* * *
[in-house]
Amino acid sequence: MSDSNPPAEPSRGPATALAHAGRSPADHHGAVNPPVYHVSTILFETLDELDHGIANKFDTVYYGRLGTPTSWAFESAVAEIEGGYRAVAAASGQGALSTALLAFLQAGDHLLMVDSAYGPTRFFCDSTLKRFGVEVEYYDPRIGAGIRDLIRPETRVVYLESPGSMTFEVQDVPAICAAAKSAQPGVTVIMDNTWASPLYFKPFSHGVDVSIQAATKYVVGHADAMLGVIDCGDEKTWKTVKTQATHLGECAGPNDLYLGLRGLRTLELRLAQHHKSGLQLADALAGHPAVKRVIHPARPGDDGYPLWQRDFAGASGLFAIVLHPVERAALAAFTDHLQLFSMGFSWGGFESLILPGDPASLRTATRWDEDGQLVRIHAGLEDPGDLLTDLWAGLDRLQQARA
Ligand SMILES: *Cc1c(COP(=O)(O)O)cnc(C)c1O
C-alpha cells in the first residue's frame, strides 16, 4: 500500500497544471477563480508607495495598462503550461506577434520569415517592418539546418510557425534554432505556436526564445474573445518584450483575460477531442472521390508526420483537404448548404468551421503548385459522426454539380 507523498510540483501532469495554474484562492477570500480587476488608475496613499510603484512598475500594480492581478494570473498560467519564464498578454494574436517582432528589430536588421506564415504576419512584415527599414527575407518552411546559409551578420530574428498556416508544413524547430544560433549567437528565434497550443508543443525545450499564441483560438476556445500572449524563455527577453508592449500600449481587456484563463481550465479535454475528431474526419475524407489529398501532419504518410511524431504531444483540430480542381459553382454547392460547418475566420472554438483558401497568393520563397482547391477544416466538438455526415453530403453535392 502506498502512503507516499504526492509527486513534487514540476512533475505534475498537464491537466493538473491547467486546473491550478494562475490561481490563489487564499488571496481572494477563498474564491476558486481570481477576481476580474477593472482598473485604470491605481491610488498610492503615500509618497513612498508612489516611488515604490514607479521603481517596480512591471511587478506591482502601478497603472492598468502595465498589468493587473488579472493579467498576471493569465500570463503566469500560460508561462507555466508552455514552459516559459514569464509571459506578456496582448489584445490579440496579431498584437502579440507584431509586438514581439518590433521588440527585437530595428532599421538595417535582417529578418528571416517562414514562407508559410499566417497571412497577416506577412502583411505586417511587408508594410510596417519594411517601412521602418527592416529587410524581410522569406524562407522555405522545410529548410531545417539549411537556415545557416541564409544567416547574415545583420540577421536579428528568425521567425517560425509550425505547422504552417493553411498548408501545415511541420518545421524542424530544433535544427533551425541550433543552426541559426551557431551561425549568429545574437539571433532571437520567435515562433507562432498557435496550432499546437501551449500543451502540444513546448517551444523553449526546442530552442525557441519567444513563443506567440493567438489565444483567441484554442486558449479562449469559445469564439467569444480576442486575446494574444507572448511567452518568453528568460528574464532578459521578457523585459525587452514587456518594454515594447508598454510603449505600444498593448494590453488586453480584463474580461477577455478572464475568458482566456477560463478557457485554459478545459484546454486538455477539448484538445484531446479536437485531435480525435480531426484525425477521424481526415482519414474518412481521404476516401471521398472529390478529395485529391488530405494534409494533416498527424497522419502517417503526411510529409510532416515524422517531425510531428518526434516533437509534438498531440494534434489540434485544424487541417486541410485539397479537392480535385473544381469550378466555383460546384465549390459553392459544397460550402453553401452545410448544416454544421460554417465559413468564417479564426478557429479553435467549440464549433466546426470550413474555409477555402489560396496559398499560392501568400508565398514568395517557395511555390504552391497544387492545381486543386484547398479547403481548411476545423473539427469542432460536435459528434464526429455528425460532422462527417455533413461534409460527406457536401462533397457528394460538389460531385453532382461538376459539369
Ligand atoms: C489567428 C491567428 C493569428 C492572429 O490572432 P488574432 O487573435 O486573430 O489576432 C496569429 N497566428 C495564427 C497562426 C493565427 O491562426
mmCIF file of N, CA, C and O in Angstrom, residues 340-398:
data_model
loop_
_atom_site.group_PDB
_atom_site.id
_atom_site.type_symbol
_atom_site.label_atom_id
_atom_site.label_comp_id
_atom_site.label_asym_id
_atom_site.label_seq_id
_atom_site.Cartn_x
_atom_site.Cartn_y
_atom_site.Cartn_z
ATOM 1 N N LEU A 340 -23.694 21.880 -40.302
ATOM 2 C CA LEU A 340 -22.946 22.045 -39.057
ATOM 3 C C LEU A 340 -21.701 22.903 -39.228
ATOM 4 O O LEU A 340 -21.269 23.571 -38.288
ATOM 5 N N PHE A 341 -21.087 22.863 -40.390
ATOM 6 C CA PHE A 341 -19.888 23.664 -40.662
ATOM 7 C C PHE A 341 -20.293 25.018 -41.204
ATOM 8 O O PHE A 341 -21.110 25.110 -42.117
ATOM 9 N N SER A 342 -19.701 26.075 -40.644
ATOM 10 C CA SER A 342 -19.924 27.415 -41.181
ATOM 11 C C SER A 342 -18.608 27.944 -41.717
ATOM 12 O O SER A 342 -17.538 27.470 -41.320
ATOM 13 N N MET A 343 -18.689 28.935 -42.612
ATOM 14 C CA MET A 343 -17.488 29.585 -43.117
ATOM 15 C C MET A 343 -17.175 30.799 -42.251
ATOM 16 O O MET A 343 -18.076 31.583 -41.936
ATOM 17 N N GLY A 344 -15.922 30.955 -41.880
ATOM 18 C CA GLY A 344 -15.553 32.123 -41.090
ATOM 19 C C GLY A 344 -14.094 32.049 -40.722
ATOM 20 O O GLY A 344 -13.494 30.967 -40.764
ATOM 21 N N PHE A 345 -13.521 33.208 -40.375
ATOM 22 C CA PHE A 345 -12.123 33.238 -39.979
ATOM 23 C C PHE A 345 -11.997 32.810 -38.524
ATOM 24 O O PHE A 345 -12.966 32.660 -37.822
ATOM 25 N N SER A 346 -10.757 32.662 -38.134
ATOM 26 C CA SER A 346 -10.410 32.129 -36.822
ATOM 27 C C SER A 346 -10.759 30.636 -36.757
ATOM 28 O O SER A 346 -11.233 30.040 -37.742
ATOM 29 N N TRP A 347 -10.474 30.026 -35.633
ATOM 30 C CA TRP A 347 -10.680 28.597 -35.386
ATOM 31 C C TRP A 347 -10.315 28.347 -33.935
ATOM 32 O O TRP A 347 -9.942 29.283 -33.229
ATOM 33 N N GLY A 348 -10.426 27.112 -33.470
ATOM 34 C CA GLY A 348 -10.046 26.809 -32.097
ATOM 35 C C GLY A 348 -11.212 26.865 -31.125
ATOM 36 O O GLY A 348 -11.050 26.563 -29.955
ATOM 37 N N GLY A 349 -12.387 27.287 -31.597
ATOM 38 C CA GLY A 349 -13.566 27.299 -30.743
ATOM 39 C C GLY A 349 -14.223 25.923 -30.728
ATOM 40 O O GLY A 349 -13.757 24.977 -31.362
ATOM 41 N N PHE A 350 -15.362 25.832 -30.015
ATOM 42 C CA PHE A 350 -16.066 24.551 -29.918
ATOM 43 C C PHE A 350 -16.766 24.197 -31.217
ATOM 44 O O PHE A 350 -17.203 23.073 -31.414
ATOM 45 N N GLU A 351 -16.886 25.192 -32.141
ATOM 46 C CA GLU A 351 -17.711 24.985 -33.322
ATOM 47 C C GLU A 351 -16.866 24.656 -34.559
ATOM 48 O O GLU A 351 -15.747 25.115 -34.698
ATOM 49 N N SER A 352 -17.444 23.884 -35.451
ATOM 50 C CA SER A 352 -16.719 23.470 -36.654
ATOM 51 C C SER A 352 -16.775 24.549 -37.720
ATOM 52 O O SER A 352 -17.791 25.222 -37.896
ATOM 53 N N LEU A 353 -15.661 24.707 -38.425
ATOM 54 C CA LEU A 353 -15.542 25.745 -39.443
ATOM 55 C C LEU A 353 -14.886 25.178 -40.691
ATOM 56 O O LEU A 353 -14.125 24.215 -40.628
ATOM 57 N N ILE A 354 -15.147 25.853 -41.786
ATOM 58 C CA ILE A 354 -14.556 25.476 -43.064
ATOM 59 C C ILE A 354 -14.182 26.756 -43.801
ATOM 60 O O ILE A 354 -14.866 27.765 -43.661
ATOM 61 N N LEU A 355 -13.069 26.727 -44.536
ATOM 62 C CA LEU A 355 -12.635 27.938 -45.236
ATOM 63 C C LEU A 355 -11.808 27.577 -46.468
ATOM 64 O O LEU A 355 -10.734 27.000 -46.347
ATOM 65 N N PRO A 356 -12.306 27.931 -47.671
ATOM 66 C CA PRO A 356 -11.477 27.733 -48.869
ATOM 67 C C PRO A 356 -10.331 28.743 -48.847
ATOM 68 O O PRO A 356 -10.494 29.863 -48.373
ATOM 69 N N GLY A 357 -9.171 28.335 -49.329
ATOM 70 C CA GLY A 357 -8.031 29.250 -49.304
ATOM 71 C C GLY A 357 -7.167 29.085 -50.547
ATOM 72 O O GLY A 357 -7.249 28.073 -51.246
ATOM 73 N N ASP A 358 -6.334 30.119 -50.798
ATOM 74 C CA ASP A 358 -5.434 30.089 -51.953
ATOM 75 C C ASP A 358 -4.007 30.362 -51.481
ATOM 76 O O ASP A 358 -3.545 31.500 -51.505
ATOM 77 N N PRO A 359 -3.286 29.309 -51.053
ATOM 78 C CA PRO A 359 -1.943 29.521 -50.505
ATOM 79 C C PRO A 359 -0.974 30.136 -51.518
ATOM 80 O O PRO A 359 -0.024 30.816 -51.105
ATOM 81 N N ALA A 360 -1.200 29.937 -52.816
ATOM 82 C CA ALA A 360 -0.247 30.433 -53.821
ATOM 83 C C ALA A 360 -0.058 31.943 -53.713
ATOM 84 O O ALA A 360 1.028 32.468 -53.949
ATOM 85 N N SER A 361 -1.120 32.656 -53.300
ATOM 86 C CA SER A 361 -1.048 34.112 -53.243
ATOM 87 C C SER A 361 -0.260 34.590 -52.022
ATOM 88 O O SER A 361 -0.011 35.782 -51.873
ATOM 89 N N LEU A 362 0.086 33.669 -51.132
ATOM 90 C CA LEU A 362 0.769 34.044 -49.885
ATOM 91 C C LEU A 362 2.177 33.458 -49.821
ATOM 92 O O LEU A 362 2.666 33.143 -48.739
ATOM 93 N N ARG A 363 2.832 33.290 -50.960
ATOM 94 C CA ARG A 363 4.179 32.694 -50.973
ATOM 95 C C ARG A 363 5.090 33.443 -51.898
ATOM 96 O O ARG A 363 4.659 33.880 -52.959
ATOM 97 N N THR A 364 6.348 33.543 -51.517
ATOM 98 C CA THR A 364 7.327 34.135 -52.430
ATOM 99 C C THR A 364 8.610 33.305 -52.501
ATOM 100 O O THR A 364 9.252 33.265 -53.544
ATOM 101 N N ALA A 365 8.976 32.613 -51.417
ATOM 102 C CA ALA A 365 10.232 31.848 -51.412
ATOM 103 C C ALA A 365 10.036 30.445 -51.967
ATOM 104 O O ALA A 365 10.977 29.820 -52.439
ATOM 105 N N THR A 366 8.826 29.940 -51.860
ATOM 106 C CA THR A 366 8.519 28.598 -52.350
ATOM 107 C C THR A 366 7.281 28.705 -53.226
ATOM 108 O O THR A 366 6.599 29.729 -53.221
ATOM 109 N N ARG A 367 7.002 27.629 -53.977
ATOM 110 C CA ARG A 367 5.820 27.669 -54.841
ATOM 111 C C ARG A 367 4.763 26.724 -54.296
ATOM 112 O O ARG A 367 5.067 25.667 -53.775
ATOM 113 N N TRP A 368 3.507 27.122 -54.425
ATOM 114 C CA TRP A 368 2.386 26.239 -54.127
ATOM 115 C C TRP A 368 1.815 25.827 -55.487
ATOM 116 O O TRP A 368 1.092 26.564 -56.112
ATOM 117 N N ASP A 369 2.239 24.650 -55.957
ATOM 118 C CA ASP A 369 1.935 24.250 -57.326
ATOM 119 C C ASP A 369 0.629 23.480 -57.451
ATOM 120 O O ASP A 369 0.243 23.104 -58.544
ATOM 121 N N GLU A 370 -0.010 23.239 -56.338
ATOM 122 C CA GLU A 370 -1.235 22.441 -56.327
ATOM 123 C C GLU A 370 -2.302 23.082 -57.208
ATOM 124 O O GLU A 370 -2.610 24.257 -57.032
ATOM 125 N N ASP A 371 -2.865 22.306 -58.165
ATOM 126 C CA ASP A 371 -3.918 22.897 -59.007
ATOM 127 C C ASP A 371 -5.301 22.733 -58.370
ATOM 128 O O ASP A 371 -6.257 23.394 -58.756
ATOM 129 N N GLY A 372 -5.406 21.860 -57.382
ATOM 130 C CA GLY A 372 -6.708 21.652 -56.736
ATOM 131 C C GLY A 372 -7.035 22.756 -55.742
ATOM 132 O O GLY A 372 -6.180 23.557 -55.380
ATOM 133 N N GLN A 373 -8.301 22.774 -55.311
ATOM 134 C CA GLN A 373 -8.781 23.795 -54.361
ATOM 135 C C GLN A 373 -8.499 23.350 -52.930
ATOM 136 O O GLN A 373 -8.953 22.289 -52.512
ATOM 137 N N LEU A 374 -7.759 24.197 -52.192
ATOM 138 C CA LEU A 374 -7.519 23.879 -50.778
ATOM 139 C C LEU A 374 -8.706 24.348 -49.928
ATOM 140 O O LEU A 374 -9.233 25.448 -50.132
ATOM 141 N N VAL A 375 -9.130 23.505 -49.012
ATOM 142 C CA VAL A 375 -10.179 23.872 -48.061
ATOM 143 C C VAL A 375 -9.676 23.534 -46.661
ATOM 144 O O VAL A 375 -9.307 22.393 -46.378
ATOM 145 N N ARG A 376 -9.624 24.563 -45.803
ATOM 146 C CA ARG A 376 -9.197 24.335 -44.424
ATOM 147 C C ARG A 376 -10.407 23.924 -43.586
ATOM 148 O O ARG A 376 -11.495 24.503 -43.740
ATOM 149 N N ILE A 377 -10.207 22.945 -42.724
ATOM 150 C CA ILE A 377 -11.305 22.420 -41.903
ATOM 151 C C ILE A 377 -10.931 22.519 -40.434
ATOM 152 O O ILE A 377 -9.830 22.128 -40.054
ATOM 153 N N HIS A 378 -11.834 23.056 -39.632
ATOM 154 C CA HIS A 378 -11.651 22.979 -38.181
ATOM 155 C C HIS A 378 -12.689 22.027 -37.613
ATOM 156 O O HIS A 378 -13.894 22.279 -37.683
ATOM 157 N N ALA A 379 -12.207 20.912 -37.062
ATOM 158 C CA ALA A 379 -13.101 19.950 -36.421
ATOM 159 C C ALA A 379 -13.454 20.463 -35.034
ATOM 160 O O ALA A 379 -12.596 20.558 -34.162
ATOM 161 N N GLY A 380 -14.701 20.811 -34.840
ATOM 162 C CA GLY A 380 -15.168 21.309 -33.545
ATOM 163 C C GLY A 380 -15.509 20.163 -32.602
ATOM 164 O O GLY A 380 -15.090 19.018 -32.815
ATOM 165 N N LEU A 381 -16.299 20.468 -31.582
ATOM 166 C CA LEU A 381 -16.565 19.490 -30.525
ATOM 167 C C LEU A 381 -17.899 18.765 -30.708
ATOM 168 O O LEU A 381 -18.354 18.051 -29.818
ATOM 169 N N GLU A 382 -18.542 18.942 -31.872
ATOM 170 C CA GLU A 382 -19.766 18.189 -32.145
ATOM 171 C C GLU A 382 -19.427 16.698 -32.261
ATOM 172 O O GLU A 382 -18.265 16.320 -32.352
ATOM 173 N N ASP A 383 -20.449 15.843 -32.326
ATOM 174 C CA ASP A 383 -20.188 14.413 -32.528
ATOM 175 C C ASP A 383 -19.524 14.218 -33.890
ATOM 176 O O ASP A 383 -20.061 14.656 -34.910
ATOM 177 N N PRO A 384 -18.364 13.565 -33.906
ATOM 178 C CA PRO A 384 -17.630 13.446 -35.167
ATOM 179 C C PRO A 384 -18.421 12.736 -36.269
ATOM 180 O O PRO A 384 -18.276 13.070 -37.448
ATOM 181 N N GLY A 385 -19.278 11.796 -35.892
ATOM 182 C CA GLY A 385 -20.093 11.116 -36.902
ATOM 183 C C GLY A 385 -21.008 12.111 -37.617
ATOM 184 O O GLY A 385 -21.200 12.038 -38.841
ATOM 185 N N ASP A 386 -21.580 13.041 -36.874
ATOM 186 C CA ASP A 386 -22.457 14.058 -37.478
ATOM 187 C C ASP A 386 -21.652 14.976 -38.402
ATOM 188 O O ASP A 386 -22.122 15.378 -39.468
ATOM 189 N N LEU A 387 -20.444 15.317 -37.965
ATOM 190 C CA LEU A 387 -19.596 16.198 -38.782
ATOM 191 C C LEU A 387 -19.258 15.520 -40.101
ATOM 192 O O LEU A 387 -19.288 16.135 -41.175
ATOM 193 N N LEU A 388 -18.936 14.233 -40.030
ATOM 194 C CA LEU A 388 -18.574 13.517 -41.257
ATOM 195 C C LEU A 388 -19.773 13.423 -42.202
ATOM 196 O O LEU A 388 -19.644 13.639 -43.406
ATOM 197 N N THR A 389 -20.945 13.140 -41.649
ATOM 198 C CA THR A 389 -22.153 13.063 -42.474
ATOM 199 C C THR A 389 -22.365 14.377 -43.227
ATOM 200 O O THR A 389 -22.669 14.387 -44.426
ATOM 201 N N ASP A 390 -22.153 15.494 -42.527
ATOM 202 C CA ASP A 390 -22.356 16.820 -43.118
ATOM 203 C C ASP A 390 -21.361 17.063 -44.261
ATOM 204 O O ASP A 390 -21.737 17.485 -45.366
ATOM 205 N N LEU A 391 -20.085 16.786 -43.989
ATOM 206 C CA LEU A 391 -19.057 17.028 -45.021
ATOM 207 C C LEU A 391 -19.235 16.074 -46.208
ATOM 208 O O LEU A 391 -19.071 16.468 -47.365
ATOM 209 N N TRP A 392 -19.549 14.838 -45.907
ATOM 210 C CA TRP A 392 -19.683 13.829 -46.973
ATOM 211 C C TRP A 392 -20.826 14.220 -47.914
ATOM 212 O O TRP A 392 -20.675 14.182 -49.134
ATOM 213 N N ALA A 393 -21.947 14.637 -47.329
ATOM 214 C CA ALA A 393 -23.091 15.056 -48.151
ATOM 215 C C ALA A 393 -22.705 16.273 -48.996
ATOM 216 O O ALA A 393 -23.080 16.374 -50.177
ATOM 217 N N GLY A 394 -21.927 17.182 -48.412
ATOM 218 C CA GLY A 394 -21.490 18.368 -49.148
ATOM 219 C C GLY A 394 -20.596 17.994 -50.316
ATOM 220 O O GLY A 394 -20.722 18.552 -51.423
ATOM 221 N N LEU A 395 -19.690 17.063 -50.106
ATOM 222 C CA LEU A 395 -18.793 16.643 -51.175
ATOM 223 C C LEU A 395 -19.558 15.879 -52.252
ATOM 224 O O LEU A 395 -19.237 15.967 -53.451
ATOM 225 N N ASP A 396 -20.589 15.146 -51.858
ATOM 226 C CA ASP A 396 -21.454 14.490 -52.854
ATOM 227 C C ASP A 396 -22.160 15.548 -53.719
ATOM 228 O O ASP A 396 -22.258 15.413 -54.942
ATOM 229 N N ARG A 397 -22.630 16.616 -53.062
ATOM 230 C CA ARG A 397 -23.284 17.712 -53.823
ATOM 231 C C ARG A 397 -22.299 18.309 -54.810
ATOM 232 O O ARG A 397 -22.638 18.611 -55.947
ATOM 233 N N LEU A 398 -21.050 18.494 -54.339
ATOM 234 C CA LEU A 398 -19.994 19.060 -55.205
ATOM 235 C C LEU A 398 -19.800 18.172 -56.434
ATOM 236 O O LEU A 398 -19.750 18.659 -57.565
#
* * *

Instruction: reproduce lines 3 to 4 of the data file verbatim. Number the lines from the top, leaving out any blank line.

Ligand SMILES: *Cc1c(COP(=O)(O)O)cnc(C)c1O
C-alpha cells in the first residue's frame, strides 16, 4: 500500500497544471477563480508607495495598462503550461506577434520569415517592418539546418510557425534554432505556436526564445474573445518584450483575460477531442472521390508526420483537404448548404468551421503548385459522426454539380 507523498510540483501532469495554474484562492477570500480587476488608475496613499510603484512598475500594480492581478494570473498560467519564464498578454494574436517582432528589430536588421506564415504576419512584415527599414527575407518552411546559409551578420530574428498556416508544413524547430544560433549567437528565434497550443508543443525545450499564441483560438476556445500572449524563455527577453508592449500600449481587456484563463481550465479535454475528431474526419475524407489529398501532419504518410511524431504531444483540430480542381459553382454547392460547418475566420472554438483558401497568393520563397482547391477544416466538438455526415453530403453535392 502506498502512503507516499504526492509527486513534487514540476512533475505534475498537464491537466493538473491547467486546473491550478494562475490561481490563489487564499488571496481572494477563498474564491476558486481570481477576481476580474477593472482598473485604470491605481491610488498610492503615500509618497513612498508612489516611488515604490514607479521603481517596480512591471511587478506591482502601478497603472492598468502595465498589468493587473488579472493579467498576471493569465500570463503566469500560460508561462507555466508552455514552459516559459514569464509571459506578456496582448489584445490579440496579431498584437502579440507584431509586438514581439518590433521588440527585437530595428532599421538595417535582417529578418528571416517562414514562407508559410499566417497571412497577416506577412502583411505586417511587408508594410510596417519594411517601412521602418527592416529587410524581410522569406524562407522555405522545410529548410531545417539549411537556415545557416541564409544567416547574415545583420540577421536579428528568425521567425517560425509550425505547422504552417493553411498548408501545415511541420518545421524542424530544433535544427533551425541550433543552426541559426551557431551561425549568429545574437539571433532571437520567435515562433507562432498557435496550432499546437501551449500543451502540444513546448517551444523553449526546442530552442525557441519567444513563443506567440493567438489565444483567441484554442486558449479562449469559445469564439467569444480576442486575446494574444507572448511567452518568453528568460528574464532578459521578457523585459525587452514587456518594454515594447508598454510603449505600444498593448494590453488586453480584463474580461477577455478572464475568458482566456477560463478557457485554459478545459484546454486538455477539448484538445484531446479536437485531435480525435480531426484525425477521424481526415482519414474518412481521404476516401471521398472529390478529395485529391488530405494534409494533416498527424497522419502517417503526411510529409510532416515524422517531425510531428518526434516533437509534438498531440494534434489540434485544424487541417486541410485539397479537392480535385473544381469550378466555383460546384465549390459553392459544397460550402453553401452545410448544416454544421460554417465559413468564417479564426478557429479553435467549440464549433466546426470550413474555409477555402489560396496559398499560392501568400508565398514568395517557395511555390504552391497544387492545381486543386484547398479547403481548411476545423473539427469542432460536435459528434464526429455528425460532422462527417455533413461534409460527406457536401462533397457528394460538389460531385453532382461538376459539369